Guy Ableman – the assonance with ‘Jacobson’ may strike the attentive reader – is a novelist in early middle age who reveres Henry Miller and, perhaps not surprisingly, is suffering an empathy deficit vis-à-vis his largely female readership (every novelist’s readership is largely female, of course, apart maybe from the odd science-fiction bod). One by one, his contacts in the publishing industry are falling prey to violent death, like Spinal Tap’s drummers. Publishing itself is looking pretty terminal, with the novel qua novel – qua is one of Guy’s favourite words – caught between the Scylla of digital technology and the Charybdis of a cretinised, sentiment-crazed readership.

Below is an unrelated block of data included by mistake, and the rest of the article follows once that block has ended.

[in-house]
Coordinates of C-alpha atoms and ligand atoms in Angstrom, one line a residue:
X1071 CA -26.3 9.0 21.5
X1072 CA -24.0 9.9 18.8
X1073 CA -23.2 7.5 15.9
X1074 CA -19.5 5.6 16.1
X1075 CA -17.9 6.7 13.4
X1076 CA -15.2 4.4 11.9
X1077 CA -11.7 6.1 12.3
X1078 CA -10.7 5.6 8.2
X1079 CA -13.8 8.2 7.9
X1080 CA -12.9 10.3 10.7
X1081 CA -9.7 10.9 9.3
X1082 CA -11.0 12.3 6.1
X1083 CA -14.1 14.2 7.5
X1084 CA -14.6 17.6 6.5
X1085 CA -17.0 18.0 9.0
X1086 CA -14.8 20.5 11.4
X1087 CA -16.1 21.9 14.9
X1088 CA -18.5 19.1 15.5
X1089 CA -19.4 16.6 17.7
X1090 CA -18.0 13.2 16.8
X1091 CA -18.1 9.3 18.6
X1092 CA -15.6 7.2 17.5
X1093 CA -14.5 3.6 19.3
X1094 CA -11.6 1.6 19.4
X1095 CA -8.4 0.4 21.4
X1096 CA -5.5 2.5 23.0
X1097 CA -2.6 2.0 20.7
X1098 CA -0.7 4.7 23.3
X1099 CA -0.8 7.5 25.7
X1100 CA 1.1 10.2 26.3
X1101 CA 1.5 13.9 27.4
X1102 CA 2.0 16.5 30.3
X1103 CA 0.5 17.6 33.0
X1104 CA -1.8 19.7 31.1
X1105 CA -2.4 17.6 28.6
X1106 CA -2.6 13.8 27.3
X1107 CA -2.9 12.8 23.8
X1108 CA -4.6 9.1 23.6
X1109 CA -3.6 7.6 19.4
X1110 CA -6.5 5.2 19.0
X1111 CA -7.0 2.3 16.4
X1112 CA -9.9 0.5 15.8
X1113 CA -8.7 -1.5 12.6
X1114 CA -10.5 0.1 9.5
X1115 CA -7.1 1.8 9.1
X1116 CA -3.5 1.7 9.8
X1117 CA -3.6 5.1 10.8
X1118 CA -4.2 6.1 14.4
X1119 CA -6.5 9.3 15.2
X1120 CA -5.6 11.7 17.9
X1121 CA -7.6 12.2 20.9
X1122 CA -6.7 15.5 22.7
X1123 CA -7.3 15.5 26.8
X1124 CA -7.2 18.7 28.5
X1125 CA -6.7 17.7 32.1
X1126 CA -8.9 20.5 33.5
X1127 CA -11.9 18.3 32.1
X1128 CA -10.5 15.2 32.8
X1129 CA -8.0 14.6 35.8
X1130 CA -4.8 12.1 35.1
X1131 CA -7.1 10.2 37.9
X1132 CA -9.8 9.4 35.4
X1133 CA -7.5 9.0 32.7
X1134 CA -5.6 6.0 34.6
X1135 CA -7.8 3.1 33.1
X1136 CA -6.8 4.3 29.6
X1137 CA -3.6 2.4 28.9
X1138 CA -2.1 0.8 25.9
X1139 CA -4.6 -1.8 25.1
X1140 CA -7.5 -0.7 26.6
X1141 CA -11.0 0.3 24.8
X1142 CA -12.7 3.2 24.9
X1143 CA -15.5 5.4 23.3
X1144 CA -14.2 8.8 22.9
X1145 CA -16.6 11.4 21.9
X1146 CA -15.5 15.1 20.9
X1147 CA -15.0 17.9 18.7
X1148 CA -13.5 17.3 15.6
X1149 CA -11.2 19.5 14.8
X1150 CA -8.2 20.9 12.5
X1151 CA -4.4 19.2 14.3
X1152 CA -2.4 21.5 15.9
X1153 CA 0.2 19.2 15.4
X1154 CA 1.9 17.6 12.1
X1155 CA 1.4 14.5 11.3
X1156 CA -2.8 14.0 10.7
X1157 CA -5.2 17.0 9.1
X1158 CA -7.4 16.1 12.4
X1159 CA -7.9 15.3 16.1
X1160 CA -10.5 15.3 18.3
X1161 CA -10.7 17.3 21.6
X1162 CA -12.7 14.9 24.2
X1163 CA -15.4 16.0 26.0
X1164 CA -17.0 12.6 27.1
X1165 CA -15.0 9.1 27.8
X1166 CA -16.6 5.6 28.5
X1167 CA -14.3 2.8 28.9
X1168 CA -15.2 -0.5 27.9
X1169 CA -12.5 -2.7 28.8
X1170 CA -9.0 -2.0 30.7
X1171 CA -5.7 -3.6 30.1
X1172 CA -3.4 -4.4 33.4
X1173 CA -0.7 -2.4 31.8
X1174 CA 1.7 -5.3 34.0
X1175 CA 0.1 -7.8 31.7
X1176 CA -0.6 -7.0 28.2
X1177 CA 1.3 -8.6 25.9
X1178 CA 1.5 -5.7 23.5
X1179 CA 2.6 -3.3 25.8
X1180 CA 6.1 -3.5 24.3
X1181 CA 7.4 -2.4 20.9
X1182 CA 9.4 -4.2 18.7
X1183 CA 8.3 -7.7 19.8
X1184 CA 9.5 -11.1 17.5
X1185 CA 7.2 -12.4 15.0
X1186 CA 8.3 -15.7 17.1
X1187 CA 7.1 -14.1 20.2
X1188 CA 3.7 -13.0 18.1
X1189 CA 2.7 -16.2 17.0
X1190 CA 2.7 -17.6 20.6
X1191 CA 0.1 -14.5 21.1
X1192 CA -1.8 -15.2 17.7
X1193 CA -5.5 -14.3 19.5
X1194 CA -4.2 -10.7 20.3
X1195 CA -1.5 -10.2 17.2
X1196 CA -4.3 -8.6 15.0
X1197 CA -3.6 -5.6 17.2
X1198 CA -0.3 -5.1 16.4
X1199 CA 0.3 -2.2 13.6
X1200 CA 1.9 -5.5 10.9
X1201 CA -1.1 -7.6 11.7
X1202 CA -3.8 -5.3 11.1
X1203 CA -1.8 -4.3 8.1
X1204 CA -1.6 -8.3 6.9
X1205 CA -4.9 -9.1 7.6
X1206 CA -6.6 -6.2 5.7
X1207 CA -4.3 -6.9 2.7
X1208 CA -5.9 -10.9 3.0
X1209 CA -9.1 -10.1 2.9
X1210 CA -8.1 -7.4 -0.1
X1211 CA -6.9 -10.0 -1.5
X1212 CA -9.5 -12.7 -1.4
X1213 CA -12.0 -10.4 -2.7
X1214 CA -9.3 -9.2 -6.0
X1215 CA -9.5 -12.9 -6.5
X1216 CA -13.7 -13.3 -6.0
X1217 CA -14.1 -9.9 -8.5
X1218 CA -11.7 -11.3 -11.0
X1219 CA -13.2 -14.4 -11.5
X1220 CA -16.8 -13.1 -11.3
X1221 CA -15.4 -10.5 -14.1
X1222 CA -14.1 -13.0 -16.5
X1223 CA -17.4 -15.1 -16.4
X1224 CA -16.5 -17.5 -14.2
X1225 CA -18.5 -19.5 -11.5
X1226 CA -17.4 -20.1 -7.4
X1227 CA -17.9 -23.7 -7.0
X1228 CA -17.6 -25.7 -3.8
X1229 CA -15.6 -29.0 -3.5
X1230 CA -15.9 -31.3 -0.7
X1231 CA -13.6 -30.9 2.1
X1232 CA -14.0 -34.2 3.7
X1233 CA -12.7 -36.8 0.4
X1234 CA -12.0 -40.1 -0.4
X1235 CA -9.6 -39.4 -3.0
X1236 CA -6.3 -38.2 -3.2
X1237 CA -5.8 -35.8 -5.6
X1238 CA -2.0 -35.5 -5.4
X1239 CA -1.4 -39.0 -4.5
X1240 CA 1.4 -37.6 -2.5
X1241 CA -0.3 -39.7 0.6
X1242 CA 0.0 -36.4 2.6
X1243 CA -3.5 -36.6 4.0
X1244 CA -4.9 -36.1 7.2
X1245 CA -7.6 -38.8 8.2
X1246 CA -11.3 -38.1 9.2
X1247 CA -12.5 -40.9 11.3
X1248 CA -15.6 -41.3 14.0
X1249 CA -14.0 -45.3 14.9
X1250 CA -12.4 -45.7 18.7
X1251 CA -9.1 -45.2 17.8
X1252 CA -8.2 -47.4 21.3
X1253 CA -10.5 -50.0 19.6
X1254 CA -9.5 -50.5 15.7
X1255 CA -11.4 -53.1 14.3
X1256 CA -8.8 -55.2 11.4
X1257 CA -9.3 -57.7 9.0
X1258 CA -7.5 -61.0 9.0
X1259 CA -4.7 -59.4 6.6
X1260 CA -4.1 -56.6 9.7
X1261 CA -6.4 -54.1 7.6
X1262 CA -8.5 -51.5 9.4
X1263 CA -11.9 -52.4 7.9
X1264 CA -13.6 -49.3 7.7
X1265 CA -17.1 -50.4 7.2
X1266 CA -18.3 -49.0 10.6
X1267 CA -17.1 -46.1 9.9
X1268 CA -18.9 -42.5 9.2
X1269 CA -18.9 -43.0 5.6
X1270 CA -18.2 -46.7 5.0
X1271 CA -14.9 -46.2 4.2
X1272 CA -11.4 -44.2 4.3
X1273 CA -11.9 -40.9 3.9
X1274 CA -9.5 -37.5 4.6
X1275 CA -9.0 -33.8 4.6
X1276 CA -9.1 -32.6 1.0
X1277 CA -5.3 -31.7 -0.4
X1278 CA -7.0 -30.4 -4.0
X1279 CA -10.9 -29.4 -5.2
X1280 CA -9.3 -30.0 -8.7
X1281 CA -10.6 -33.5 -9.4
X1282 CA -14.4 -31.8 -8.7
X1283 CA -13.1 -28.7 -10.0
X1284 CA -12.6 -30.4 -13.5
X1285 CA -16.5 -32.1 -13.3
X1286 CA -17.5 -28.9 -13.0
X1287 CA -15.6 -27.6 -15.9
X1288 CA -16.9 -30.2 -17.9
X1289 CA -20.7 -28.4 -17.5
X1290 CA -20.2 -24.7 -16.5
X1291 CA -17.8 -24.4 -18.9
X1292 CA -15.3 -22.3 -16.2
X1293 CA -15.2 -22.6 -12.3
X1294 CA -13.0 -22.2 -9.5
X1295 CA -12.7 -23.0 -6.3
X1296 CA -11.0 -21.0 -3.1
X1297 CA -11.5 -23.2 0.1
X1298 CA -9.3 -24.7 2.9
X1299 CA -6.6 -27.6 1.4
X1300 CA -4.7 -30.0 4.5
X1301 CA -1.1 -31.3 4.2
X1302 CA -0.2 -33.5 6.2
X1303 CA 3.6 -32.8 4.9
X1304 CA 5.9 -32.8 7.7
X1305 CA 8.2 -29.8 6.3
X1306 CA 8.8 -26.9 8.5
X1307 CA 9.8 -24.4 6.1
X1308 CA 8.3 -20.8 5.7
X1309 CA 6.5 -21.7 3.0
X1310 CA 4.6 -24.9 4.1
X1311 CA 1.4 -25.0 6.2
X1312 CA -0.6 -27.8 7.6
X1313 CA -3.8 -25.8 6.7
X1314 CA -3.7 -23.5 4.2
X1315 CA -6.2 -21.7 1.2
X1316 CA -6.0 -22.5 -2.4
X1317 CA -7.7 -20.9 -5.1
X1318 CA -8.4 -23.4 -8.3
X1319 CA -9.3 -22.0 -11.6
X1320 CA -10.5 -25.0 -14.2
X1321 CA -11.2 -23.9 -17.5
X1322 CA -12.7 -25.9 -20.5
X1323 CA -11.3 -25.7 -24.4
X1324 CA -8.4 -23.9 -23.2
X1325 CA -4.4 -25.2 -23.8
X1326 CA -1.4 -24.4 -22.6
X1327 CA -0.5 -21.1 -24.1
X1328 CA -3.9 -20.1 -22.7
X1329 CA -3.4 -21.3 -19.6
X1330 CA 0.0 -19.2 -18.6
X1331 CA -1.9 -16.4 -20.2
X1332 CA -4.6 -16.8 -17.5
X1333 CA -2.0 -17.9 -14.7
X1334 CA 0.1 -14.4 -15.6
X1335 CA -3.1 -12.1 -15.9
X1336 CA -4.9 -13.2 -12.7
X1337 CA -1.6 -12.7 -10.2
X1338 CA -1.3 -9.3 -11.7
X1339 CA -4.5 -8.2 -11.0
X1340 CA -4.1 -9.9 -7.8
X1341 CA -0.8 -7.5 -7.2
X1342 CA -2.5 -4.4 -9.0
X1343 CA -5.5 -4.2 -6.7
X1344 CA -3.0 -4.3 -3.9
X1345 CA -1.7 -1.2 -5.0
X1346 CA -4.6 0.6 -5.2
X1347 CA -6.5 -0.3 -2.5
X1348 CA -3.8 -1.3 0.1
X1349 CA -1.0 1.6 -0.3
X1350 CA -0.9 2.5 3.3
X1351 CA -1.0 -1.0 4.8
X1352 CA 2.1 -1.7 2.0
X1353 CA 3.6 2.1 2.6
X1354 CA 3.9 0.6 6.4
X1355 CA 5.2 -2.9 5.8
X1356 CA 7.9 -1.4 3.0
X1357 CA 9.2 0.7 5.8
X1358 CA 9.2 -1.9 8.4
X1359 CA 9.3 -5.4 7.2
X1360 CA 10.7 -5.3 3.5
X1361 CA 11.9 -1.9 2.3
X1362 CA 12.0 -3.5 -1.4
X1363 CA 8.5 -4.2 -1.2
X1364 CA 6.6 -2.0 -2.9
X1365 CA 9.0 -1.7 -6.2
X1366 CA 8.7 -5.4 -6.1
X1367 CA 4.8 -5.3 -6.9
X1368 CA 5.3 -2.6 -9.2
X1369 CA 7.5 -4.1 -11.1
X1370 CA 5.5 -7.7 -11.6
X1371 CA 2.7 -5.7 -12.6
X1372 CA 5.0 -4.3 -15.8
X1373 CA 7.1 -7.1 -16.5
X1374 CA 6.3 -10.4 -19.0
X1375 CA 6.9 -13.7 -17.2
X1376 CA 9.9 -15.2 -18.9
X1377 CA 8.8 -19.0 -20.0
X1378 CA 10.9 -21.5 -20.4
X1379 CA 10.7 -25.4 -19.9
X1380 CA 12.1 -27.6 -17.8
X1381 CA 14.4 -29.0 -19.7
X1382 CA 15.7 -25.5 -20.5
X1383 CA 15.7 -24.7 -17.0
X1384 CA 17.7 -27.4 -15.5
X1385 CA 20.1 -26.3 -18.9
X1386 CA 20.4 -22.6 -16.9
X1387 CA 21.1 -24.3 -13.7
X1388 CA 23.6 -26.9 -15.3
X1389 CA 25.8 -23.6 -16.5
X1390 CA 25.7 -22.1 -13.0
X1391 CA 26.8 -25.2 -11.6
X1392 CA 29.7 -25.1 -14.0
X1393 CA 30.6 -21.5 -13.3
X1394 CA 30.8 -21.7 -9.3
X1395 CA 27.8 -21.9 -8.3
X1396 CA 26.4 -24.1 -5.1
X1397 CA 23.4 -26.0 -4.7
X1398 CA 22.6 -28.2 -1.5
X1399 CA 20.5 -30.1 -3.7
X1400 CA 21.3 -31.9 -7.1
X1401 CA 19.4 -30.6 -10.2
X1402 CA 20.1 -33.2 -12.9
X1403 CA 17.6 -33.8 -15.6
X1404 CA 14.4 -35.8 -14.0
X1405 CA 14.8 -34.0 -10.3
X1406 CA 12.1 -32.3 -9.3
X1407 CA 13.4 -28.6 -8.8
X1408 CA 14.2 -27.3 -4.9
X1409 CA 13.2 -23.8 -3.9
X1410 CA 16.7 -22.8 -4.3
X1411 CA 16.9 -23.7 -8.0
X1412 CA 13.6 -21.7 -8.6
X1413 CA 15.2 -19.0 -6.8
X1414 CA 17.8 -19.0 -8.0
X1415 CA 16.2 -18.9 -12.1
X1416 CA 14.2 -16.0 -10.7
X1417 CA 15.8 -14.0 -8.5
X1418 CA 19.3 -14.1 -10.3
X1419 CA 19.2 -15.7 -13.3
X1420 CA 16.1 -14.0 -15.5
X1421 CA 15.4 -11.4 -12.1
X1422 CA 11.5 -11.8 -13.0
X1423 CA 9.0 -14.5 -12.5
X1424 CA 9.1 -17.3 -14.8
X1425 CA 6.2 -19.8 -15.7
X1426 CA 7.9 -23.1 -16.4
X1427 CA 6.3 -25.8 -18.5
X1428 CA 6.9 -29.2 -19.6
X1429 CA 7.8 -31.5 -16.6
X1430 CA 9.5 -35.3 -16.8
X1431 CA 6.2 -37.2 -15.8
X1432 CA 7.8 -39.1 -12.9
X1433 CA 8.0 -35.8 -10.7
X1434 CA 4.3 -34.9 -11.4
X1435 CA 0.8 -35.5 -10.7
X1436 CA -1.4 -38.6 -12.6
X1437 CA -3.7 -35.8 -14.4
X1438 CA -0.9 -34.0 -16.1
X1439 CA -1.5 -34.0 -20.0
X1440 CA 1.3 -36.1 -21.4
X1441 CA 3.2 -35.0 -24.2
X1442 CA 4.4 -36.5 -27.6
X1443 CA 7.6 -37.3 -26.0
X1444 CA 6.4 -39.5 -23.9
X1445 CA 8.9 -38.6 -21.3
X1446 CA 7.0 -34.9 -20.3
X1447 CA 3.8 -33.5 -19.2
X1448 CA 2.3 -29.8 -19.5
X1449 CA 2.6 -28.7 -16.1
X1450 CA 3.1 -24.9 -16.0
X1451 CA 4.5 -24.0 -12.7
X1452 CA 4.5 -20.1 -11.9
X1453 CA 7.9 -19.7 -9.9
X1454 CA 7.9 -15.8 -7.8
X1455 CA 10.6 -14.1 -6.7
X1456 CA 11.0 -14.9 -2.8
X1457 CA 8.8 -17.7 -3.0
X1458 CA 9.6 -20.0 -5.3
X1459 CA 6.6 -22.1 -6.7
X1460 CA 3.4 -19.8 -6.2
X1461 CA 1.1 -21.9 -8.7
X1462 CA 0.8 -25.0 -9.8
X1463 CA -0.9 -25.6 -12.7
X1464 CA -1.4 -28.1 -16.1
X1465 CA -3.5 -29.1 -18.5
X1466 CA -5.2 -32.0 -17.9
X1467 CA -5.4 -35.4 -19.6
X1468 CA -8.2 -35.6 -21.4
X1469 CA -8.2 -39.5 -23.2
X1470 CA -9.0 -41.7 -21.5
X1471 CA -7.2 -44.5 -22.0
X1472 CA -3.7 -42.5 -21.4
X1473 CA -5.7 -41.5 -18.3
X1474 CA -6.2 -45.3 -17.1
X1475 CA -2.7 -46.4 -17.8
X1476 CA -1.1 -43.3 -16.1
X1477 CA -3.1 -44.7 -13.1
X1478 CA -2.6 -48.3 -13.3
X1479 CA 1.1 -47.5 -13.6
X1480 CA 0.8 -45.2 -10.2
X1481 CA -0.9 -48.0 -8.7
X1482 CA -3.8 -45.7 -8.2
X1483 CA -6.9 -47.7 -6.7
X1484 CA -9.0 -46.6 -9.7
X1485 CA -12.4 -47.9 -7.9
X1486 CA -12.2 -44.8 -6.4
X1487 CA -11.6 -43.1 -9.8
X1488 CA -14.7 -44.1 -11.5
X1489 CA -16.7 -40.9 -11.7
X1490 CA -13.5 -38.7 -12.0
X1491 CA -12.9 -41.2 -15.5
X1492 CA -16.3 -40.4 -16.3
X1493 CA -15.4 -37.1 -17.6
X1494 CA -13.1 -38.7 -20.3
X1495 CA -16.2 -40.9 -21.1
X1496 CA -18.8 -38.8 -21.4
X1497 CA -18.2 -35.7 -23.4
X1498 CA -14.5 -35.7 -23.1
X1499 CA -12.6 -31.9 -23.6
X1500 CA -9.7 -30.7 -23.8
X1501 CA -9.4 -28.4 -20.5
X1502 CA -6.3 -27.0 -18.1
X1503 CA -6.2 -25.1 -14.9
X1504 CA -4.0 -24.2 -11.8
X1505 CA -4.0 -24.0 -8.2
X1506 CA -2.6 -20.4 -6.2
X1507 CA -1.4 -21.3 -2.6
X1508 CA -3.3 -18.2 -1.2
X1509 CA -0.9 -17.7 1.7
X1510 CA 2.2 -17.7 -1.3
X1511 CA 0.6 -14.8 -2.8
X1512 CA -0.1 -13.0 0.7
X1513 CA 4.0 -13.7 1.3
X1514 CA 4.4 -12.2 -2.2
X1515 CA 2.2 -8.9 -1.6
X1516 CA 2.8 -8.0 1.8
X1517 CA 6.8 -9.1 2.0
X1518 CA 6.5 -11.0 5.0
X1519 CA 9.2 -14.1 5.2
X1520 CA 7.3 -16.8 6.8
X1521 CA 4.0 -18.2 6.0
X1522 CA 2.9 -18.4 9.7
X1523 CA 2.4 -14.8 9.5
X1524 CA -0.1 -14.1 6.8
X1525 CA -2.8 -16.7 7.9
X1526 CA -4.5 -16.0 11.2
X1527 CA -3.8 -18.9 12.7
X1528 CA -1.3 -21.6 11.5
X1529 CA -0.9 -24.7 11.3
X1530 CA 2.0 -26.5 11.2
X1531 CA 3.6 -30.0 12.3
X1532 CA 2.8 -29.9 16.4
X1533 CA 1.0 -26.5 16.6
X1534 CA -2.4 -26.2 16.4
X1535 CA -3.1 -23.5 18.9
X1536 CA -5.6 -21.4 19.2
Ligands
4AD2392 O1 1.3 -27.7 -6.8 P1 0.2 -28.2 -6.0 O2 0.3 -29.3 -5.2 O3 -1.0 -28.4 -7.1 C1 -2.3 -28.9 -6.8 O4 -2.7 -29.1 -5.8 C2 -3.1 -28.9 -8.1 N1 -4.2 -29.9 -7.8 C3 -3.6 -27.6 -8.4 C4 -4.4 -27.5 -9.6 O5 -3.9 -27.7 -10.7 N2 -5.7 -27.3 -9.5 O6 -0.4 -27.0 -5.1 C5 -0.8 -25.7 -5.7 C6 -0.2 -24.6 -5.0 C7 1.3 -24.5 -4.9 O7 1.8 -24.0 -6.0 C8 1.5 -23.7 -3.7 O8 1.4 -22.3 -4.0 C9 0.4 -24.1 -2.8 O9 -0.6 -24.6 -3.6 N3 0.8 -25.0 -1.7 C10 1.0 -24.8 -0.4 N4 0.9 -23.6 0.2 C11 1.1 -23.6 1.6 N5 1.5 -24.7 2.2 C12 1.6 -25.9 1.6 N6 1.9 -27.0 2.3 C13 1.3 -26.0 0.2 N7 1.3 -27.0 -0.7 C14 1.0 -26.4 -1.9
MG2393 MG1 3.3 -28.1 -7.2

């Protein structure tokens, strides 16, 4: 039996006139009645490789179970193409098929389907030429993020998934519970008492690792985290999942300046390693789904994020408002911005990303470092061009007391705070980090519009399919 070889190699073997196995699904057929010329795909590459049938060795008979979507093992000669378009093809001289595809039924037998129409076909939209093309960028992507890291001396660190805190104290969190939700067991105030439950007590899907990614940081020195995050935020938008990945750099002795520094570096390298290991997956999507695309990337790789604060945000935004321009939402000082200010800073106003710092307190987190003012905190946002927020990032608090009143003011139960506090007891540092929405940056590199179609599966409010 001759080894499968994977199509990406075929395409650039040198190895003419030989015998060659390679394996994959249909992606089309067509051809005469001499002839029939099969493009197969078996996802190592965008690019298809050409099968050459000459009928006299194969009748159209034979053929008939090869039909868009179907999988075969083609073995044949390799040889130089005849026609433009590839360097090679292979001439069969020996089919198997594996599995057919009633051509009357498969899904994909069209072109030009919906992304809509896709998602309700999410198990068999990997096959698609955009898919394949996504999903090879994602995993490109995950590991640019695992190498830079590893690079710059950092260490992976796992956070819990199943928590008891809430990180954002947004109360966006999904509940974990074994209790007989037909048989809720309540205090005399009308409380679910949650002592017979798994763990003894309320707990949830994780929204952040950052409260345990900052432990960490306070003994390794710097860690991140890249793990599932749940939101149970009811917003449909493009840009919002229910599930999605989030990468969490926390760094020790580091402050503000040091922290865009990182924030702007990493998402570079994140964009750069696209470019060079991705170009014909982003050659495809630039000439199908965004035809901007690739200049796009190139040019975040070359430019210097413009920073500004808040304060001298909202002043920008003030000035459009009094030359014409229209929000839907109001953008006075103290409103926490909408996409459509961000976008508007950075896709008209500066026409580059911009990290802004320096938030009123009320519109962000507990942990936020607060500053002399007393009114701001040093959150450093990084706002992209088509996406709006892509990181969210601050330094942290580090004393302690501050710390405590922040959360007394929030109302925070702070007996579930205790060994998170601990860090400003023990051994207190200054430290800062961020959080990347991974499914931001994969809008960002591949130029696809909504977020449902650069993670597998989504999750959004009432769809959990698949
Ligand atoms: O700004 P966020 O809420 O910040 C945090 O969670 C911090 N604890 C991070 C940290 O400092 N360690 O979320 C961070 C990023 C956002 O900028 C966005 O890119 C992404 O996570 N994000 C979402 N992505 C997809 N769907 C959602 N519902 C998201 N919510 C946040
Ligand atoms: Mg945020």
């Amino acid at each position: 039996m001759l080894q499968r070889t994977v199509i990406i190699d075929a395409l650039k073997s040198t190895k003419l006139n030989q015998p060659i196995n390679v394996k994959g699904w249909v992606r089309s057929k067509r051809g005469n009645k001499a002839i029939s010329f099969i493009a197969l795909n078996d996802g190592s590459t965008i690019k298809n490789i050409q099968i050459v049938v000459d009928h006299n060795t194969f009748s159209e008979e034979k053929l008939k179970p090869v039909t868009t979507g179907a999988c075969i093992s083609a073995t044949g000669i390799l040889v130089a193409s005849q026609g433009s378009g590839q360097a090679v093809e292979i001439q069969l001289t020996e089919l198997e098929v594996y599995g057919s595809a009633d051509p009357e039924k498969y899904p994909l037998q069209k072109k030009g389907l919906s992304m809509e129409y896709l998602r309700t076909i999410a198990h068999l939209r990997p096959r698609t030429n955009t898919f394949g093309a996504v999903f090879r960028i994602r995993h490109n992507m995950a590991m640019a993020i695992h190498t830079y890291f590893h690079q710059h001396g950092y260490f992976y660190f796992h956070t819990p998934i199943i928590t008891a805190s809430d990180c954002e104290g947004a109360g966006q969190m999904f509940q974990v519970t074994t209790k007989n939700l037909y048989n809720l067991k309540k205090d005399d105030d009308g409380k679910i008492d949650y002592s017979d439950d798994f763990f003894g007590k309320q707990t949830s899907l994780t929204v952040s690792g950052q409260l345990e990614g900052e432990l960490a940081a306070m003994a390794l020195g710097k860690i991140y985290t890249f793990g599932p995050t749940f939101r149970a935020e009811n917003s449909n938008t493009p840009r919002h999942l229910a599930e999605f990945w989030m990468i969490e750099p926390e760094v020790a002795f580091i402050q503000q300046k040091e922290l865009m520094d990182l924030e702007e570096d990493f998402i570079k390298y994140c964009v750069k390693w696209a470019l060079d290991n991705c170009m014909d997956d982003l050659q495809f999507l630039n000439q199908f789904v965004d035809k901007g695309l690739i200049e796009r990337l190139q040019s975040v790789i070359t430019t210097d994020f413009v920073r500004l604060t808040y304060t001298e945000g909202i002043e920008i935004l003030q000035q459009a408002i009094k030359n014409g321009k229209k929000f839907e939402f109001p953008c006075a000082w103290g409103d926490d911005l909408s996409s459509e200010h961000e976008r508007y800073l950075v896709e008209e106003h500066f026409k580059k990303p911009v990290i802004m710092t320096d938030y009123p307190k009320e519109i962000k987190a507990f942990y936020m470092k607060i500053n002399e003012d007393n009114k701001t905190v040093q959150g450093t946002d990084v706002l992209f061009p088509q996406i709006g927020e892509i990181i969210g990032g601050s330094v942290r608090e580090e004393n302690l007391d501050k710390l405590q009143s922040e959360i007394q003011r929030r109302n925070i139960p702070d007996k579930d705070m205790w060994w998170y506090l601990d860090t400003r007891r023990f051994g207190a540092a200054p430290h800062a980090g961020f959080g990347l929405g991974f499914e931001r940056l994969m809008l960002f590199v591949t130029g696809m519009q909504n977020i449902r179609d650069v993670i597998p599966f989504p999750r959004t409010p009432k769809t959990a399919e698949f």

This much is all fairly plausible, though it’s a bit of an end-times scenario – and there’s something a little, let’s say, bracing about that equation of ‘largely female’ with ‘cretinised’ and ‘sentiment-crazed’. As if his professional travails weren’t enough, Guy’s intimate life is likewise transfixed: he is caught, pinned